A Great Rabbi and His Surprising Interactions with Renaissance Humanists

On the final page of an autograph book (a bit like a modern-day yearbook) belonging to the Huguenot humanist Jacques Bongars is a note in Hebrew signed by Judah Seligmann Wahl of Venice and dated 1585. Seligmann—who identifies himself as a rabbinic judge in the city of Prague—states that he taught Hebrew to Bongars and another French Protestant and trained them in reading the Jewish Scriptures at the suggestion of Rabbi Judah Loew of Prague, better known as the Maharal. Joanna Weinberg considers what this document, and other evidence she has gathered about the Maharal and his interactions with Christians, suggest about his views of the non-Jewish world:

The Maharal was famous or notorious both for his uncompromising legal rulings . . . and for his promotion of an enlightened educational program that overturned traditional modes of study. . . . [H]is writings defy quick generalizations. A systematic theologian, the Maharal viewed the world both celestial and human through the prism of opposites that may complement or contradict one another. On the whole he used the classical rabbinic sources as the backdrop for his longwinded and inelegant but original discourses. Though he discouraged the study of humanist literature, he permitted the pursuit of scientific disciplines such as astronomy, which, [he believed, could] enrich understanding of Torah and aid the upstanding Jew in combating philosophical ideas inimical to Judaism.

Within [the Maharal’s theological] system there was a clear and distinct polarity between Jew and Gentile, who, according to the Maharal, reside on different levels of existence. . . . [Nonetheless, the historian] Haim Hillel Ben-Sasson . . . argued that the Maharal’s notion of the nation as a kind of natural organism suggests that he had somehow imbibed the arguments of [certain] Christian confessions and sects, particularly those of Bohemia and Moravia. . . .

Bartholomäus Scultetus, the mayor of the town of Görlitz, a renowned astronomer [and] cartographer, and a colleague of Tycho Brahe and Johannes Kepler . . . kept a diary. On March 6, 1585, he entered a rather surprising bit of information—that on his way from Prague to Poland the Maharal had met him in the Blue Lion Inn in Görlitz and proceeded to give him a lecture on the Jewish calendar, part of which Scultetus incorporated into [one of his works]. Apparently, the meeting went well, for in the entry for April 15, 1600—that is, fifteen years later—Scultetus jotted down casually: “This evening Rabbi Judah, the Loew, dropped by to see me.” . . .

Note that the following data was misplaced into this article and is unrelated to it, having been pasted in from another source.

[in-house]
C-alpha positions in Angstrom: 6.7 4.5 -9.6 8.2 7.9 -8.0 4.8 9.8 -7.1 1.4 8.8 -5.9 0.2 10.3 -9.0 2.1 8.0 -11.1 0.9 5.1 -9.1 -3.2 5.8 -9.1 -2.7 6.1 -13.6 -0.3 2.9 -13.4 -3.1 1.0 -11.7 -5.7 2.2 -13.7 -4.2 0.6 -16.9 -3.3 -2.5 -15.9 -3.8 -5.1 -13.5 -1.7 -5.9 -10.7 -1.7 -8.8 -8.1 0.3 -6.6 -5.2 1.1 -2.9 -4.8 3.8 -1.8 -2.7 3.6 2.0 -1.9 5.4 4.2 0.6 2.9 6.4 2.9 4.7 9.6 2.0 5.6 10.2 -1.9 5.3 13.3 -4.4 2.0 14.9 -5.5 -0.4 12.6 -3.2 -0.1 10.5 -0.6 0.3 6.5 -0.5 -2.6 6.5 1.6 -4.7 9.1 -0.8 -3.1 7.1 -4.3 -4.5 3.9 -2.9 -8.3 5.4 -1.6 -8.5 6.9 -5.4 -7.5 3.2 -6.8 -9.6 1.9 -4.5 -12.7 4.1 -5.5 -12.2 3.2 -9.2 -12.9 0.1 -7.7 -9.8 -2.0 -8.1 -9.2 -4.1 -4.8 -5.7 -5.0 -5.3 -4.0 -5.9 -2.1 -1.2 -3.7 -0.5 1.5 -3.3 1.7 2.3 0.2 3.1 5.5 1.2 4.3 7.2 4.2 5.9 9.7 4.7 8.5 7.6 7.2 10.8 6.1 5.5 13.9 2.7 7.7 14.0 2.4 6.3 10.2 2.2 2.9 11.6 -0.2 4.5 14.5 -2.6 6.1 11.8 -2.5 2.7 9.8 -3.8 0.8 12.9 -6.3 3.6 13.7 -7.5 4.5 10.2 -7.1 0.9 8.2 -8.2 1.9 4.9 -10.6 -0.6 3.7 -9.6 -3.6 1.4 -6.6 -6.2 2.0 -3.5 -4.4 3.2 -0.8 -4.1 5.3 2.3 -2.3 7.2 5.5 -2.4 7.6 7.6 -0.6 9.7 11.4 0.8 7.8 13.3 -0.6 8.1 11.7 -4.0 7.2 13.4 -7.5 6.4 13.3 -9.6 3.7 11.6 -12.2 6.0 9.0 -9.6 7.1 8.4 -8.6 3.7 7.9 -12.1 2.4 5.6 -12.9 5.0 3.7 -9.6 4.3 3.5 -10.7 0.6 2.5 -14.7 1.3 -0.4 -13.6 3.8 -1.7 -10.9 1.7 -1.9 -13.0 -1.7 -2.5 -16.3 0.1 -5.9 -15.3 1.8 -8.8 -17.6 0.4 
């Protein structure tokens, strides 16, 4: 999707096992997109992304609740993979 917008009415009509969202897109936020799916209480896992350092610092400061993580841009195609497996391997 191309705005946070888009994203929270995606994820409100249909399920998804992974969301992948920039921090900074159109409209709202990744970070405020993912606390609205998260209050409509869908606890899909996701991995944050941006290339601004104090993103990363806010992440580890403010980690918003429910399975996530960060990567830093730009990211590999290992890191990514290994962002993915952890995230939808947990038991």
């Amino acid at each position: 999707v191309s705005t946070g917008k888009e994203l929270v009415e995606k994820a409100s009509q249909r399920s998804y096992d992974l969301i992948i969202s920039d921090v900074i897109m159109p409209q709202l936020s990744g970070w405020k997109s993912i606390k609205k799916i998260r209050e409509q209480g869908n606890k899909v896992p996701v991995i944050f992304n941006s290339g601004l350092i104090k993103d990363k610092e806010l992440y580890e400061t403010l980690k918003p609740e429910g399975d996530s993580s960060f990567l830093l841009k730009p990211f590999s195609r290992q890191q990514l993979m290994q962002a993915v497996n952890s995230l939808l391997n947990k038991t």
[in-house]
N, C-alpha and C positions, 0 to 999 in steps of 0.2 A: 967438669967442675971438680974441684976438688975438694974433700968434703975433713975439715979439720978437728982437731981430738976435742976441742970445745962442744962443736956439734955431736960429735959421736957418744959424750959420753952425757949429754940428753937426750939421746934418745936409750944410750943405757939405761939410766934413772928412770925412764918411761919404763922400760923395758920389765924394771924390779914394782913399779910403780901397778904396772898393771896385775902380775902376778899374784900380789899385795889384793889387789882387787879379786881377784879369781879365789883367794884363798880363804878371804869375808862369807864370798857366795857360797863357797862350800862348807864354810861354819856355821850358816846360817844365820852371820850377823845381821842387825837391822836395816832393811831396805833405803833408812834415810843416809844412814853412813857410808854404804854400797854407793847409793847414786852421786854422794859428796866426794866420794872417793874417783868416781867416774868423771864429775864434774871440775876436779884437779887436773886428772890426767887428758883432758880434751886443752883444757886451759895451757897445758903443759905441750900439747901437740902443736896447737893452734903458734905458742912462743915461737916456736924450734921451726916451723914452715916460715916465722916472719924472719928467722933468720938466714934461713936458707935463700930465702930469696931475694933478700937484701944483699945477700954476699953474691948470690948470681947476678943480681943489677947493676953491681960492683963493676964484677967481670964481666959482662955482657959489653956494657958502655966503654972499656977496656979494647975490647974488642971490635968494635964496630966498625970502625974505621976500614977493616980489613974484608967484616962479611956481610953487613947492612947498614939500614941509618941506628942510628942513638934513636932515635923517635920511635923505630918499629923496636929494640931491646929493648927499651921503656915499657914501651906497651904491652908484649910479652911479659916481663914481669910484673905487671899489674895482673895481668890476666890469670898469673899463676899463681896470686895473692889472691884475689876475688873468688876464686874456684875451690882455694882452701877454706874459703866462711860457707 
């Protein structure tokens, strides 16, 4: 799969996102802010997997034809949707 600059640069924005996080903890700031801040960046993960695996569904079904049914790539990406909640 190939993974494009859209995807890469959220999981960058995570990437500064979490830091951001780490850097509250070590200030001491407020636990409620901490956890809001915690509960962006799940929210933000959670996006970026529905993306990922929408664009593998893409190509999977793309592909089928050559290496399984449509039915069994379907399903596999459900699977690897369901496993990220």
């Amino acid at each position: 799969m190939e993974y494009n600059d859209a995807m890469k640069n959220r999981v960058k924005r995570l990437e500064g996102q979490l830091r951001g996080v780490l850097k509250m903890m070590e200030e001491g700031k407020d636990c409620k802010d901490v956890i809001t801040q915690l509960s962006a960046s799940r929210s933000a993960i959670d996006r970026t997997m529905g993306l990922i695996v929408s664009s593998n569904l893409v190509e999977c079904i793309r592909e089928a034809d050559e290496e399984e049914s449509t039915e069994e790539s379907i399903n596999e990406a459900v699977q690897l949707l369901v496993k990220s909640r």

[It seems, then, that] the Maharal’s theological ideology [about the innate difference between Jew and Gentile] remained purely theoretical in multinational Prague, where he not only prayed and served his community but strayed into the worlds of the other.

Read more at Tablet

More about: Christian Hebraists, History & Ideas, Maharal, Renaissance

Israel’s Economy Thrives While the Middle East Disintegrates

Jan. 19 2018

Now that the data have come in from 2017, it is clear that the Israeli economy had another successful year, expanding at a rate higher than that of any other advanced country. Israel’s per-capita GDP also grew, placing it above those of France and Japan. Daniel Kryger notes some of the implications regarding the Jewish state’s place in the Middle East:

The contrast between first-world Israel and the surrounding third-world Arab states is larger today than ever before. Israel’s GDP per capita is almost twenty times the GDP per capita of impoverished Egypt and five times larger than semi-developed Lebanon.

Like any human project, Israel is a never-ending work in progress and much work remains to integrate ḥaredi Jews and Israeli Arabs into Israel’s knowledge economy. Properly addressing Israel’s high costs of living requires more economic and legislative reforms and breaking up inefficient oligopolies that keep the prices artificially high. However, by any standard, the reborn Jewish state is a remarkable success story. . . .

Much has changed since OPEC launched its oil embargo against the West after the failed Arab aggression against Israel in October 1973. Before the collapse of the pro-Arab Soviet empire, China and India had no official ties with Israel and many Western and Japanese companies avoided doing business with Israel. Collapsing oil prices have dramatically eroded the power of oil-producing countries. It has become obvious that the future belongs to those who innovate, not those who happen to sit on oil. Israel has today strong commercial ties with China and a thriving partnership with India. Business delegations from Jamaica to Japan are eager to do business with Israel and benefit from Israel’s expertise. . . .

[For its part], the boycott, divest, and sanction (BDS) movement may bully Jewish and pro-Israel students on Western campuses. However, in real life, BDS stands no chance of succeeding against Israel. The reason is simple: reborn Israel has . . . become too valuable a player in the global economy.

Read more at Mida

More about: BDS, Israel & Zionism, Israeli economy, Middle East, OPEC